Are employers supporting employees with the condition?
It is estimated that 90,000 people in Scotland have dementia and this is set to rise. Most common in people over 65 years, it can also affect working age people. With the statutory retirement age rising, the impact of dementia on the workplace could be considerable.
Existing research suggests that while many working age people with dementia are still in employment, they are often on sick leave, given early retirement or made redundant when they receive their diagnosis.
Valerie Egdell of the Employment Research Institute says: “People with dementia often remain very capable and may be able to continue working for some time following a diagnosis. We need to find out whether employers understand that they have a legal duty to make reasonable adjustments to support employees with dementia under the Equality Act 2010. If an individual is forced to stop working this can have considerable implications in terms of their dignity and self-esteem, and can put massive financial pressures on their families.”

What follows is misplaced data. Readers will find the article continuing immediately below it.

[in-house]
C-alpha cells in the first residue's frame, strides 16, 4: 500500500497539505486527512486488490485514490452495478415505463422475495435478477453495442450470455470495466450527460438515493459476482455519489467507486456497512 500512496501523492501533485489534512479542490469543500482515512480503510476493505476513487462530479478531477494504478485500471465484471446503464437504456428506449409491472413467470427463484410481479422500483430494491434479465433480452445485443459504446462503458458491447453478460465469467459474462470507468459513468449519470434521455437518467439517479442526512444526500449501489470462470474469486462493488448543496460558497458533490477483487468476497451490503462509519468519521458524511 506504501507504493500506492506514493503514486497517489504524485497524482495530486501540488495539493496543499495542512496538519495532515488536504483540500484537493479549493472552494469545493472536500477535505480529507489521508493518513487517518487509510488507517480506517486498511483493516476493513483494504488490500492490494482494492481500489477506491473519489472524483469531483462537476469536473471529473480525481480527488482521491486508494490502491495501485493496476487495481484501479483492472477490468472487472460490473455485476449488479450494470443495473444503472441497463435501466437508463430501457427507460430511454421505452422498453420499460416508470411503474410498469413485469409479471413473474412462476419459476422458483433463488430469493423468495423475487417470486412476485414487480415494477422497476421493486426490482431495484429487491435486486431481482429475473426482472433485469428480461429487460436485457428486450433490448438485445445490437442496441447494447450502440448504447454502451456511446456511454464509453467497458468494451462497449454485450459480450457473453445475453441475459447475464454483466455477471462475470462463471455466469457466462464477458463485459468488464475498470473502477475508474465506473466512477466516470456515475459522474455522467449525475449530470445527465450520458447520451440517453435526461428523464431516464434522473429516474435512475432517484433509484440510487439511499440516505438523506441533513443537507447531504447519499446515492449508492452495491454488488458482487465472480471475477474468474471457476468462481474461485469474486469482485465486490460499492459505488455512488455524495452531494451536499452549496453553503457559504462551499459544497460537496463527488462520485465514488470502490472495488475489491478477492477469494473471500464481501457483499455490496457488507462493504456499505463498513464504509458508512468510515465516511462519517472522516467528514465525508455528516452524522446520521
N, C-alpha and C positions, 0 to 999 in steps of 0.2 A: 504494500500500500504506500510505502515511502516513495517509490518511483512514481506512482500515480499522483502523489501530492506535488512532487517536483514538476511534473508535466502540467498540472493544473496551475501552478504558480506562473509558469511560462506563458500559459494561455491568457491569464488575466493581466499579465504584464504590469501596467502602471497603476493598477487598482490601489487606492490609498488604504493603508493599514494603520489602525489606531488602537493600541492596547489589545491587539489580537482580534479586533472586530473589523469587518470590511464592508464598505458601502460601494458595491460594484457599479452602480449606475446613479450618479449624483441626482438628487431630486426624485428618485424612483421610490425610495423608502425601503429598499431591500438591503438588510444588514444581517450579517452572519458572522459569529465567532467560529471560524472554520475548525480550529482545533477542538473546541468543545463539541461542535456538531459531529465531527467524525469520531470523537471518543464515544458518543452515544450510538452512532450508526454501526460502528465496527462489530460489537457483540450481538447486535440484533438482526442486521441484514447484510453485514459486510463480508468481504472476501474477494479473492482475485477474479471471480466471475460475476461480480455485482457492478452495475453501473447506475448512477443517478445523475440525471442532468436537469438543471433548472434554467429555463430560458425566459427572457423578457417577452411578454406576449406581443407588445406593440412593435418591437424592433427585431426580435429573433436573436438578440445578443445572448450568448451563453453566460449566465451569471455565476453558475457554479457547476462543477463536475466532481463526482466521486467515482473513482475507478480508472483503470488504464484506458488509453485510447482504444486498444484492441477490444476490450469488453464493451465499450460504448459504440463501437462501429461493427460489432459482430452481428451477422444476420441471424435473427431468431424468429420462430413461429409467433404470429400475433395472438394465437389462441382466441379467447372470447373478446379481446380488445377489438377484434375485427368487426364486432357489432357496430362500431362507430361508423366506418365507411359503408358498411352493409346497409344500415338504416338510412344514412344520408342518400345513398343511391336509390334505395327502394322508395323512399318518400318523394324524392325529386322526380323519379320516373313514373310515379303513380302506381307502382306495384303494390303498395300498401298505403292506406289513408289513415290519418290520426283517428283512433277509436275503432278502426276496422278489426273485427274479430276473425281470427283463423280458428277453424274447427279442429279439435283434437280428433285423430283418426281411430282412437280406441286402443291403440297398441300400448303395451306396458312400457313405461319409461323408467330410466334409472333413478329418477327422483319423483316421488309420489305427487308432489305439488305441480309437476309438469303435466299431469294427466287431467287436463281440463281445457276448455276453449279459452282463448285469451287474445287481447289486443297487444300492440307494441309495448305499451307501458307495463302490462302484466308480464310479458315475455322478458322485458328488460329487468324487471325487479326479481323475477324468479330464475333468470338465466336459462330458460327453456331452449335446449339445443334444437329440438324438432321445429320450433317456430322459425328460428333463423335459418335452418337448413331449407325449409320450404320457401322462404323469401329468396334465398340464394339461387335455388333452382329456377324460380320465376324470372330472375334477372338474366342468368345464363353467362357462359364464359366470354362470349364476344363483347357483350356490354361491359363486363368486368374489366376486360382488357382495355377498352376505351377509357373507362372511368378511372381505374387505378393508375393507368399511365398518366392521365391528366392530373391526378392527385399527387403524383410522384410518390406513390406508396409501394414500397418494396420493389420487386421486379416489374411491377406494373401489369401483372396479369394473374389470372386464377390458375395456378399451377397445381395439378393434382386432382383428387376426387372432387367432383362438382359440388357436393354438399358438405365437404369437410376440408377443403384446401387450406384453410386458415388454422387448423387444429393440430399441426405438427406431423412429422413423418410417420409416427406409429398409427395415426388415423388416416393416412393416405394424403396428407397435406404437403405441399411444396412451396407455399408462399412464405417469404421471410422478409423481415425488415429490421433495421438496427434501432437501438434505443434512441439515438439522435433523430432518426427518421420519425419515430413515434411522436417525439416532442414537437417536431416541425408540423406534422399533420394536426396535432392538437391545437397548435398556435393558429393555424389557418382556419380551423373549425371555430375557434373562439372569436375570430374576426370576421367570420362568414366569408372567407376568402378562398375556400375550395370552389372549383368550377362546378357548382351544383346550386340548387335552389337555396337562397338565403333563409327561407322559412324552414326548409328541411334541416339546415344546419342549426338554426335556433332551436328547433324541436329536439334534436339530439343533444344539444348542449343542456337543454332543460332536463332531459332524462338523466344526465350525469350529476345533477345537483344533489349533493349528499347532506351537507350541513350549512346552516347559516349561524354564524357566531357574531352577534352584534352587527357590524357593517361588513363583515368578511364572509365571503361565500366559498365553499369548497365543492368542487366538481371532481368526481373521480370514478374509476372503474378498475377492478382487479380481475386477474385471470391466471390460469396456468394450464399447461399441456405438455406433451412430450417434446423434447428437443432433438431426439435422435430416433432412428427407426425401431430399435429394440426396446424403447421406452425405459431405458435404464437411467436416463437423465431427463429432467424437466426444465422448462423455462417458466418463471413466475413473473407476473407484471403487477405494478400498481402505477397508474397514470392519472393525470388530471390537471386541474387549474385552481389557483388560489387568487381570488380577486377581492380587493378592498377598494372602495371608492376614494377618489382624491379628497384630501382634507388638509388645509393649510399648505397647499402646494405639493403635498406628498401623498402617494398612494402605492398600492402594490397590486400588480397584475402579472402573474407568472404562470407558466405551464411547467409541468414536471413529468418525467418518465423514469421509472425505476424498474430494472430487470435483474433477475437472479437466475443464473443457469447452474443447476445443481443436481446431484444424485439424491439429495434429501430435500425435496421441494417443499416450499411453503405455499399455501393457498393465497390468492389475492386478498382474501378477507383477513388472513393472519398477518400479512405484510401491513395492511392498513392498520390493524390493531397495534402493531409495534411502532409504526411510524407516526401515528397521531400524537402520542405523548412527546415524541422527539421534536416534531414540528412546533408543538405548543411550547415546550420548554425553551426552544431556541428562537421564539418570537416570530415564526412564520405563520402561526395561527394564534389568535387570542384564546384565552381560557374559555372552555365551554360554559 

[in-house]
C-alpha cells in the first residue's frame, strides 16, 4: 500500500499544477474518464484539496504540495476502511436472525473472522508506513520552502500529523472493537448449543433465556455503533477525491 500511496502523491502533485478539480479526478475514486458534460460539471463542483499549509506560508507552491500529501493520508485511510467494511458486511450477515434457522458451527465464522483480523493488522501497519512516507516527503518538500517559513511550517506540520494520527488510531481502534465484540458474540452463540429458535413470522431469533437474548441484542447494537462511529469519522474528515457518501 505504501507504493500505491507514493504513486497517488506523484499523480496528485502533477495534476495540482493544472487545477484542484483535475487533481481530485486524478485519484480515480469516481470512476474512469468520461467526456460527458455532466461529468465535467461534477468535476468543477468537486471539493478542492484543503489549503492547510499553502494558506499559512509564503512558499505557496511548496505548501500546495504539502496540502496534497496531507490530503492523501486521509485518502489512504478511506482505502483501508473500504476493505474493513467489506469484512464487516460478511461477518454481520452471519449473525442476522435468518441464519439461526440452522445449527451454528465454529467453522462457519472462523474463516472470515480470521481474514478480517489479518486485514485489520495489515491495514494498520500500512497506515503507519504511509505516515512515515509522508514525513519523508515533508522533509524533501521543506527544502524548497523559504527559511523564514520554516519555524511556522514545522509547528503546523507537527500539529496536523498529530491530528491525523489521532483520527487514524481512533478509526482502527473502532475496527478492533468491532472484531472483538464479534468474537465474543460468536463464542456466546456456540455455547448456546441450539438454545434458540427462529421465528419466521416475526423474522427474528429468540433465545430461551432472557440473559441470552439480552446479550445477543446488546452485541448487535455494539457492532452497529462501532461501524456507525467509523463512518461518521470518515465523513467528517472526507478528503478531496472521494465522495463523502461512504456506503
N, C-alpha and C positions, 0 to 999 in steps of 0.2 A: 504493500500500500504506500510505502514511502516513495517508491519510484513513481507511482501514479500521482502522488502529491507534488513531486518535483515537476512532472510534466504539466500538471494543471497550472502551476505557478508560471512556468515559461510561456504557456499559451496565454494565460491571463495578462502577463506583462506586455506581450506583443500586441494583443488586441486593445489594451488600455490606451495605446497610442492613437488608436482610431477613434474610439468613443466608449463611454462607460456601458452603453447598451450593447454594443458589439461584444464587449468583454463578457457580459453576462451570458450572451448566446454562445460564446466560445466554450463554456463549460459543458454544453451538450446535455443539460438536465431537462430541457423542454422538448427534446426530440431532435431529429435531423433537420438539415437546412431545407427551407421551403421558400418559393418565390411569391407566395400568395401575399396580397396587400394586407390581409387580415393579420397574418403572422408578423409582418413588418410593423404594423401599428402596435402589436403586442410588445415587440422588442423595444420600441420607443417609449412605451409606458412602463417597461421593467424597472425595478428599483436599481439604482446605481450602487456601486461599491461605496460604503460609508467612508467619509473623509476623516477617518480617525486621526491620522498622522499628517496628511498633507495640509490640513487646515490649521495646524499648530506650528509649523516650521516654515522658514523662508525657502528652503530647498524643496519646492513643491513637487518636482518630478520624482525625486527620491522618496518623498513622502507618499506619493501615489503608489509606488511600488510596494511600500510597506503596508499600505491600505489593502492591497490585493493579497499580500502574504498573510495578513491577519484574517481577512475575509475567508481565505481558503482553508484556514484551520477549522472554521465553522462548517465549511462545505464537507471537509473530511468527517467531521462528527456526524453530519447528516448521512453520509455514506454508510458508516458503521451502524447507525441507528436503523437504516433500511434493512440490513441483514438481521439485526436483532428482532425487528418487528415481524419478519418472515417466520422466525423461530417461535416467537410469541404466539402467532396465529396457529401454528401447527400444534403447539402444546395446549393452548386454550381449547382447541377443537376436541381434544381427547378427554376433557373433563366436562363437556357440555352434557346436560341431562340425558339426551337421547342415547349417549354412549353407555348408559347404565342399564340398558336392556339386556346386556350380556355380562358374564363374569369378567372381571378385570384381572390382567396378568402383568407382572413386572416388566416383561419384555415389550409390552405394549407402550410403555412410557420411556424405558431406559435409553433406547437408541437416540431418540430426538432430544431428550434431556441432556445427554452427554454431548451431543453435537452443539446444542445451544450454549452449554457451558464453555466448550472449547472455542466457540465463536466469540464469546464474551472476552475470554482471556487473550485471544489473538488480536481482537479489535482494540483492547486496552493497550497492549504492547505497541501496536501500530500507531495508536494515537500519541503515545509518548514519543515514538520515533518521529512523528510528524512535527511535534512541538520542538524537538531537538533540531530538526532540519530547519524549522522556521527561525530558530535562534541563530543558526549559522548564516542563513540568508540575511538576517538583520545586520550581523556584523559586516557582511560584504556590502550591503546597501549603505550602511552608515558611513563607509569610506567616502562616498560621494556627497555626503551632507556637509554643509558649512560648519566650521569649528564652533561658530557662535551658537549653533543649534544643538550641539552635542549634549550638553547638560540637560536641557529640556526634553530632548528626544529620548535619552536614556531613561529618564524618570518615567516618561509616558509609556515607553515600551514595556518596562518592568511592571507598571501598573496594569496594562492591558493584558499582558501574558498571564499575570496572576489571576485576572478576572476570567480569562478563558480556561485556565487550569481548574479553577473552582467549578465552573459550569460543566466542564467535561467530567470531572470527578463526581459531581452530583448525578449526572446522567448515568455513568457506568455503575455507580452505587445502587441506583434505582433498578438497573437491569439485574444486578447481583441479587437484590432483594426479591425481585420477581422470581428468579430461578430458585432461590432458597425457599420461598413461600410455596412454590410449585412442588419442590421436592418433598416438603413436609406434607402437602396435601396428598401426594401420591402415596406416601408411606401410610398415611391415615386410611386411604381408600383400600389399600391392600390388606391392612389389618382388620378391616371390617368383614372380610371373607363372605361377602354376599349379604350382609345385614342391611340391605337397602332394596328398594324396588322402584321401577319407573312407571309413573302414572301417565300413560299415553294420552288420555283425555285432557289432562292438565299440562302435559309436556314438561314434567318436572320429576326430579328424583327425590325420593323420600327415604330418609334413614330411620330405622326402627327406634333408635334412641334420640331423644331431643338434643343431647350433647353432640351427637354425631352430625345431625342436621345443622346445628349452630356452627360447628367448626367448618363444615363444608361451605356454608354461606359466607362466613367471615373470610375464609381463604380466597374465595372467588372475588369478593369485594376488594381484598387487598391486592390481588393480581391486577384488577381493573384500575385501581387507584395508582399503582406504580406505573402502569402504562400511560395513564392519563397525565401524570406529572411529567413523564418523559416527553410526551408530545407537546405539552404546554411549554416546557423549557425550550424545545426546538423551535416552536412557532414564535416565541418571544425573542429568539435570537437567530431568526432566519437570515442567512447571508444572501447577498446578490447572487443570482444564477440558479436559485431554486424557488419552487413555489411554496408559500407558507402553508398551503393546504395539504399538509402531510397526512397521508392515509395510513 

The research is funded by the Carnegie Trust for the Universities of Scotland. The Edinburgh Napier team (Professor Jill Stavert (principal investigator), Dr Valerie Egdell and Mandy Cook) are working alongside colleagues from the University of West of Scotland and Heriot-Watt University.